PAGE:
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Altoona Mirror Newspaper Archive: January 17, 2001 - Page 1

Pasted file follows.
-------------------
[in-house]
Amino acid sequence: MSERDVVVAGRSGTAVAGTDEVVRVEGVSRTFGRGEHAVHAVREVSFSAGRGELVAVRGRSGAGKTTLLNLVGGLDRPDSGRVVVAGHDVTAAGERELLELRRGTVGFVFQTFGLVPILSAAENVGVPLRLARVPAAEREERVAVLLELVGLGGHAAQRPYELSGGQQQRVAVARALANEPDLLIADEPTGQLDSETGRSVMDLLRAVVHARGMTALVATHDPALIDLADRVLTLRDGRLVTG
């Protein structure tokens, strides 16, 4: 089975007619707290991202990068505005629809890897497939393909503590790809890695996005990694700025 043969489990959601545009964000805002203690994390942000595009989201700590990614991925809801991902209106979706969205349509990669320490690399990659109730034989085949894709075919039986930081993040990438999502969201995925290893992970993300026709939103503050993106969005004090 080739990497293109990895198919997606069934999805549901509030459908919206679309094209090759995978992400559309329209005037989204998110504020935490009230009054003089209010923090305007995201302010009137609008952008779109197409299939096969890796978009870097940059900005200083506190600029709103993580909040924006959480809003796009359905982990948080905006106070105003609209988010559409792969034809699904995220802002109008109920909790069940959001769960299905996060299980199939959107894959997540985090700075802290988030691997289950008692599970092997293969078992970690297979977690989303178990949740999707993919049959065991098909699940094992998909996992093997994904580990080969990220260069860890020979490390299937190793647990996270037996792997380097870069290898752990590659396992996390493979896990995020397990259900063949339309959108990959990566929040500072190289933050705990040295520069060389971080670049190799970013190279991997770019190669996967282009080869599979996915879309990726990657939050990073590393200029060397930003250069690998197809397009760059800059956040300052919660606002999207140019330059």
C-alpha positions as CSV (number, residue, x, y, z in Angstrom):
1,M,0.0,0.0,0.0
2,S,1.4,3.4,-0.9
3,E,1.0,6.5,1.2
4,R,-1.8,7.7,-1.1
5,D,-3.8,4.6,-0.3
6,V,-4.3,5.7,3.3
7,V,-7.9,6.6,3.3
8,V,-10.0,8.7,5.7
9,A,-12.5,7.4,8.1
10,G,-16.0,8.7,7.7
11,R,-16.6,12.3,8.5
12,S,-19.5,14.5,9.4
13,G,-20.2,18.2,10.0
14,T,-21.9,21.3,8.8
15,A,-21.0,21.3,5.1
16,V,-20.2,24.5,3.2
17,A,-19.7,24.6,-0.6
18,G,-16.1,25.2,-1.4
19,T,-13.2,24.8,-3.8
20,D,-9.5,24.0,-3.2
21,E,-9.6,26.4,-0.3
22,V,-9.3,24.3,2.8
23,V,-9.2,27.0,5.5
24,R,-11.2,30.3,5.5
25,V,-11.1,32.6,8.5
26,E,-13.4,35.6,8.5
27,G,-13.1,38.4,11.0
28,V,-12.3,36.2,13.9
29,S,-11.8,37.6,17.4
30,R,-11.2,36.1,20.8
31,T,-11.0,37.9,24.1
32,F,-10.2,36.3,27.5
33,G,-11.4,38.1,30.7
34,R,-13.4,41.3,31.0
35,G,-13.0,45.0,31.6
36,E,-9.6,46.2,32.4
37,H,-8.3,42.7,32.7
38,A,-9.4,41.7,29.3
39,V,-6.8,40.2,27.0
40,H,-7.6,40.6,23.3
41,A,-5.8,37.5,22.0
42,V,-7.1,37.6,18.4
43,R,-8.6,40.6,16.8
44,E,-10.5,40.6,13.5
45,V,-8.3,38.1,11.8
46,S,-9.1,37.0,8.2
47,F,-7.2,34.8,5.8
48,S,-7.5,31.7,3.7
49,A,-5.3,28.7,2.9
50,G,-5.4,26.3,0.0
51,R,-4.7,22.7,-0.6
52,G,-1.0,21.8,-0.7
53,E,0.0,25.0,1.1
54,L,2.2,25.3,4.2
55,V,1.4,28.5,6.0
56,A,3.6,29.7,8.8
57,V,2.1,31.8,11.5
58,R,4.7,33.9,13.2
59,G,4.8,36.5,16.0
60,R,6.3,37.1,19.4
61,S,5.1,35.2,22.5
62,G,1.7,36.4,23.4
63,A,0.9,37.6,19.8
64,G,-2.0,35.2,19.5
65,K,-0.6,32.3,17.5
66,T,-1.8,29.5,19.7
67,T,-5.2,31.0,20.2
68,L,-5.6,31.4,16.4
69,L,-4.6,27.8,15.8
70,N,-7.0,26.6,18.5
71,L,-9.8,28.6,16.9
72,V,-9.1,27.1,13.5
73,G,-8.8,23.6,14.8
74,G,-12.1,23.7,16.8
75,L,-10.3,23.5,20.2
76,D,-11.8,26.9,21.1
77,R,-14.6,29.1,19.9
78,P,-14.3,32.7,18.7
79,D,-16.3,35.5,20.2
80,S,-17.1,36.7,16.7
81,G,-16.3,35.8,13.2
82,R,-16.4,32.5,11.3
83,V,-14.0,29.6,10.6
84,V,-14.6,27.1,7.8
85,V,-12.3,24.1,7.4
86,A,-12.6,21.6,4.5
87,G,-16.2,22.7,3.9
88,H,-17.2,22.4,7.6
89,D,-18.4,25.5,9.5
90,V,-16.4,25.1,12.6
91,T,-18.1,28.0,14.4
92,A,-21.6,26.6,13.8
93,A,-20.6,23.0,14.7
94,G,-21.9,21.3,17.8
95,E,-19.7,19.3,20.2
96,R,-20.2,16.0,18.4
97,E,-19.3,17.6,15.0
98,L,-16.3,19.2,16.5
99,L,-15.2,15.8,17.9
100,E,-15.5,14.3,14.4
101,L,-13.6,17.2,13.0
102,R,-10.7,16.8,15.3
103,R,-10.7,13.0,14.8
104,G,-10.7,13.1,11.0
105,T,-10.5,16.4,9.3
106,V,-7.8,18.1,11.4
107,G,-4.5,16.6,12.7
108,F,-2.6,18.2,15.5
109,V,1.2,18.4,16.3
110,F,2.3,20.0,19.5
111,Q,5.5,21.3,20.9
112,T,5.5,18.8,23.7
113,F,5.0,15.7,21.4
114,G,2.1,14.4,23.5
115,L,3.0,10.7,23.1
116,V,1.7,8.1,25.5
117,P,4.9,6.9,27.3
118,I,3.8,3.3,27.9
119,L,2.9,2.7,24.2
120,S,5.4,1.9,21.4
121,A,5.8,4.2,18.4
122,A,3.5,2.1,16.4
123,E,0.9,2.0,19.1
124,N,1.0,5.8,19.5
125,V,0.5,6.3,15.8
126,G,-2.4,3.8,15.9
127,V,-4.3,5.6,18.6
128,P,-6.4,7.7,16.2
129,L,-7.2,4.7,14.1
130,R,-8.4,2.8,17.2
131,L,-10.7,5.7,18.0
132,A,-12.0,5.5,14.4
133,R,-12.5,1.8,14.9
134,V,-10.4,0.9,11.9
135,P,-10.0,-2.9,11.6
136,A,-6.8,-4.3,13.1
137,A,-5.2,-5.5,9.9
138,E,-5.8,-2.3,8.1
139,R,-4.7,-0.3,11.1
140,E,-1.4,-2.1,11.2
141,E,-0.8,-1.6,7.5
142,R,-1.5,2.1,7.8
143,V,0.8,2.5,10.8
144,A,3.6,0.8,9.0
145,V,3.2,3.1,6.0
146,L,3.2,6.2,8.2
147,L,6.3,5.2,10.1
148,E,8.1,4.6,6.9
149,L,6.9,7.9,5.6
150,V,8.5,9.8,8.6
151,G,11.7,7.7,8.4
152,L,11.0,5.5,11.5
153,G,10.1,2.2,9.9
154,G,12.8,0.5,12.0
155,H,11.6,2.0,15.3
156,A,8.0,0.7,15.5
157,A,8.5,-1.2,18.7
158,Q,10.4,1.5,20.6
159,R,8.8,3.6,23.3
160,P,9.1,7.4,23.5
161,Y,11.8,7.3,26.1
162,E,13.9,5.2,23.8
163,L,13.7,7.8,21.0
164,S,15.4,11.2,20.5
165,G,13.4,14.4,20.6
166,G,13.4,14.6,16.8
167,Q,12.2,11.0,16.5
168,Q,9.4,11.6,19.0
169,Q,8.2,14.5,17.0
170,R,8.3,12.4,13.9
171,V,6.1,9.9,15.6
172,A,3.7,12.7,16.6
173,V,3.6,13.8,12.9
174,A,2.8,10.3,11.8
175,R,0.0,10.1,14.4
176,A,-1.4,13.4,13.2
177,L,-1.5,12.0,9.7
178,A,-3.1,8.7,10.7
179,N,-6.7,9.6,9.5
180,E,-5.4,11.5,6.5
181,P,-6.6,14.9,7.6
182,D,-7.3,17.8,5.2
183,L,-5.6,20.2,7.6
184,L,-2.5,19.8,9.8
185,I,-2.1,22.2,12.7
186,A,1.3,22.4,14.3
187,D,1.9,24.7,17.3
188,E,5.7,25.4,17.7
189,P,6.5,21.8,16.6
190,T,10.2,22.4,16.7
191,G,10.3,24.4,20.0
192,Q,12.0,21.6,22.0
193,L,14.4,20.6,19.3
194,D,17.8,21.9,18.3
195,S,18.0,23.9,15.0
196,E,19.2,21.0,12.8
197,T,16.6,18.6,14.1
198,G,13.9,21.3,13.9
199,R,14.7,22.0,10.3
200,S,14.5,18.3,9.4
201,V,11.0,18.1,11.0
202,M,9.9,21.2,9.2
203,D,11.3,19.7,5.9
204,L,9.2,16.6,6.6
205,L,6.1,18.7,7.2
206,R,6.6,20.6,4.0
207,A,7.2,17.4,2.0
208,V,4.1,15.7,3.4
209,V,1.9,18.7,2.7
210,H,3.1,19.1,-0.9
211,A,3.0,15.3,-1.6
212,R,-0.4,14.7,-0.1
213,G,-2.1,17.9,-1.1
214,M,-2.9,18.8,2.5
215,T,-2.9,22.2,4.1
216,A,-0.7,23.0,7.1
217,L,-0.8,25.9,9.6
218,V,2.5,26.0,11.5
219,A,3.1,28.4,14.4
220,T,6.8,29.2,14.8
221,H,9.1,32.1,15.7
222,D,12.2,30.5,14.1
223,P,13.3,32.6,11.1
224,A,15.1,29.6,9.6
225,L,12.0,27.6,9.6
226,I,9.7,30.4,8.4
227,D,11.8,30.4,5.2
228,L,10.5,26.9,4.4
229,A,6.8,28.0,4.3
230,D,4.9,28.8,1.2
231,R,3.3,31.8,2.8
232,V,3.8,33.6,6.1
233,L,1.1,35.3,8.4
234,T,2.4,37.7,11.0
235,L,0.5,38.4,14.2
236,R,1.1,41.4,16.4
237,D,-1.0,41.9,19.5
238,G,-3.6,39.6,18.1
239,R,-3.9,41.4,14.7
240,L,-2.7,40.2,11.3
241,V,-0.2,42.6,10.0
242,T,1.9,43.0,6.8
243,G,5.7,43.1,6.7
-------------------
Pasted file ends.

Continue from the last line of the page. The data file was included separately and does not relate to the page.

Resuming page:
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   Altoona Mirror (Newspaper) - January 17, 2001, Altoona, Pennsylvania                                Sports: Ebensburg's McKavish boosts NFL chances Life: Tips on creating the best Super Bowl snacks Dl Alt0ona Copyright 2001 WEDNESDAY, JANUARY 17, 2001 newsstand SMILING SKIERS BY MIA ROHART Staff Writer CLAYSBURG-Andrea Seabrook, who has skied since she was about 10 years old, said the skills involved in ski- ing are not transferable to snow- boarding. "It's like the difference between roller skating and riding a skate- she said. Seabrook and her fiance, Chris Mandra, are enjoying snowboard- ing for the first time this week at Blue Knob All Seasons Resort. The couple has joined a multi- tude of outdoor enthusiasts, ski resorts and sports equipment retailers in taking advantage of the early winter and continuing cold streak. "Sales have been said Conrad Sikirica, manager at Ski Den Sports in Johnstown, which also has a shop in Lakemont. Sales are up 40 percent to 50 per- cent from last year. Sikirica attributed this in part to the early snowfall in November and December. Ski Den Sports sells and rents ski and snowboarding equipment. Sikirica suggested that people rent snowboarding equipment for the first year until they are sure they enjoy the activity enough to make buying the equipment prac- tical. Many parents rent equip- ment seasonally for their chil- dren, who still are growing, he said. Cross-country skis have been the hottest sellers this season. "Last year we couldn't give a pair of them Sikirica said. Cross-country ski sales have skyrocketed across the country, and manufacturers can't keep up with the demand, Sikirica said. Please see A7 Early winter weather heats up sales, rentals of outdoor sporting equipment Mirror photo by J.D. CavriCh Above: Skiers ride a lift up the mountain at Blue Knob All Seasons Resort. At left: Kurt Fink, manager of Ski Den Sports in Lakemont, installs bindings on a pair of cross-coun- Mirror photo by Kelly Bennett try skis. Nominee for attorney general vows to enforce laws as written BY MARK SHERMAN Cox News Service WASHINGTON Voices were raised. Interruptions were made. The ghosts of pitched battles past were invoked. John Ashcroft came before his former Senate colleagues Tuesday, pledging to enforce "the Jaws as they are written" in a bid to win confirmation as attorney general. "So help me Ashcroft said, conclud- ing his opening statement with his right hand raised. Seeking to quiet critics of his 24-year record as an outspoken conservative Republican, Ashcroft made a separate com- mitment to uphold abortion rights, which he opposes. "If confirmed as attorney general, I will follow the law in this area as in all other the Missouri Republican said. "The Supreme Court's decisions on this have been multiple, they have been recent and they have been emphatic." A divided Senate Judiciary Committee opened the first of several days of hearings on Ashcroft's nomination, with all Republicans in the 50-50 Senate apparently prepared to support him, making the orga- nized effort to defeat Ashcroft a difficult one. Please see A4 John Ashcroft, President- elect George W. Bush's choice for attorney general, listens during his confirmation hearing Tuesday on Capitol Hill in Washington, D.C. The hearings will contin- ue through Thursday. The Associated Press Republican candidates pledge unity BY ROBERT IOOE Staff Writer HUNTINGDON As Bud Shuster's last day as Pennsylvania's 9th District repre- sentative to the U.S. House draws near, possible successors are con- tinuing to plead their cases, though it is a message of unity and support as well. Seven contenders presented their arguments before the Huntingdon County Republican Committee Tuesday night at the committee's regular meeting at the courthouse. They were Blair County Commissioner and county GOP chairman John Eichelberger Jr., state Rep. Patrick Fleagle, Fulton County Treasurer Bonnie Mellott- Keefer, state Rep. Lynn Herman, Centre County Commissioner Connie Lucas, Blair County busi- nessman Bill Shuster and Mifflin County resident Monte Kemmler. Another possible candidate, Blair County Commissioner John Ebersole, was not present. "People need to focus on things that are going to have a long-term benefit for the Eichelberger said. "Those interested in this con- gressional seat need to think about that, because it's not one person's vision: it's a team effort." Eichelberger is the only one of the seven who has not declared officially his candidacy, but he said he will reach a decision with; in a week. Fleagle said that the pool of pos- sible candidates is one of the deep- est ever, and he said that will help produce a quality nominee. "I want to be the next congress- he said. "But I can say this: How many times have you had so many great candidates like this? What if we had this many good contenders fighting over every office? Whoever the congressman or congresswoman is going to be, we'll get a good one." Mellott-Keefer said she hopes the candidates will follow her example and run a positive campaign. "I have had a lot of media call me and try to get me to say something negative about the other candi- she said. "I will not do that. I will run on my own merits. Please see AS Mirror photo by J. D. CavriCh Bill Shuster, with his wife, Rebecca; son, Garrett; and daugh- ter, All; standing by his side, officially announces his candida- cy Tuesday for the congressional seat vacated by his father. Son rises in 9thf Bill Shuster jumps into the fray for his father's seat in Congress Br ROBERT IGOE Staff Writer Bill Shuster announced Tuesday that he'd like to be the next represen- tative to Congress from Pennsylvania's 9th District, stress- ing that despite similarities in pur- pose and interest to his famous father, his political career is his own. "My last name alone is no reason to support said Shuster, offi- cially entering the crowded Republican field for the seat that will become open when his father, Bud Shuster, retires Jan. 31. "I believe that I am the most qualified candidate and hope that you will agree with me." Shuster read a list of nine rea- sons that he believes makes him the top candidate for the seat, including his experience in both the private sector as president of Shuster Chrysler and his work with Goodyear Tire and Rubber and in the public sector as a mem-I her of the Highway Users Federation, a public policj; research organization. Bill Shuster also has experience' with the re-election campaigns for, U.S. Sen. Rick Santorum, and Gov. Tom Ridge, and has worked with Blair Countyfs; Republican Committee. "I am not a he said, "but Ihave in-depth knowledge of Congress and personal relation- ships with numerous people in the Bush administration." "i' Shuster said, if elected, he hopes" to gain a seat on the Transportation and Infrastructure Committee that his father chaired, but he also would be interested in a seat oft either the Agriculture or Educatidfi and Workforce committees. Please see AS DEUVtRY Subscription or home delivery questions: 946-7480 or (800) 287-4480 6 060 I Lottery numbers, A2 WEWHER Mostly cloudy, Forecast, C2 Altonna mirror THE GREAT COMBINATION Call us today...Make money today. Ask for THE GREAT COMBINATION of MIRROR CLASSIFIEDS and HOT-ADS Phone (814) 946-7422 or fax us at (814) Q LOCAL Business Movies Obituaries Opinion QJNMMN Local Scoreboard A7 Classifieds C2-10 A6 A9 i A8 j QjUFE i Comics D5 i Community news D2 B4 i Puzzles D4 B6 i Television D4 IN NATION An execution date has been set for Oklahoma City bomber Timothy McVeigh. PAGE C1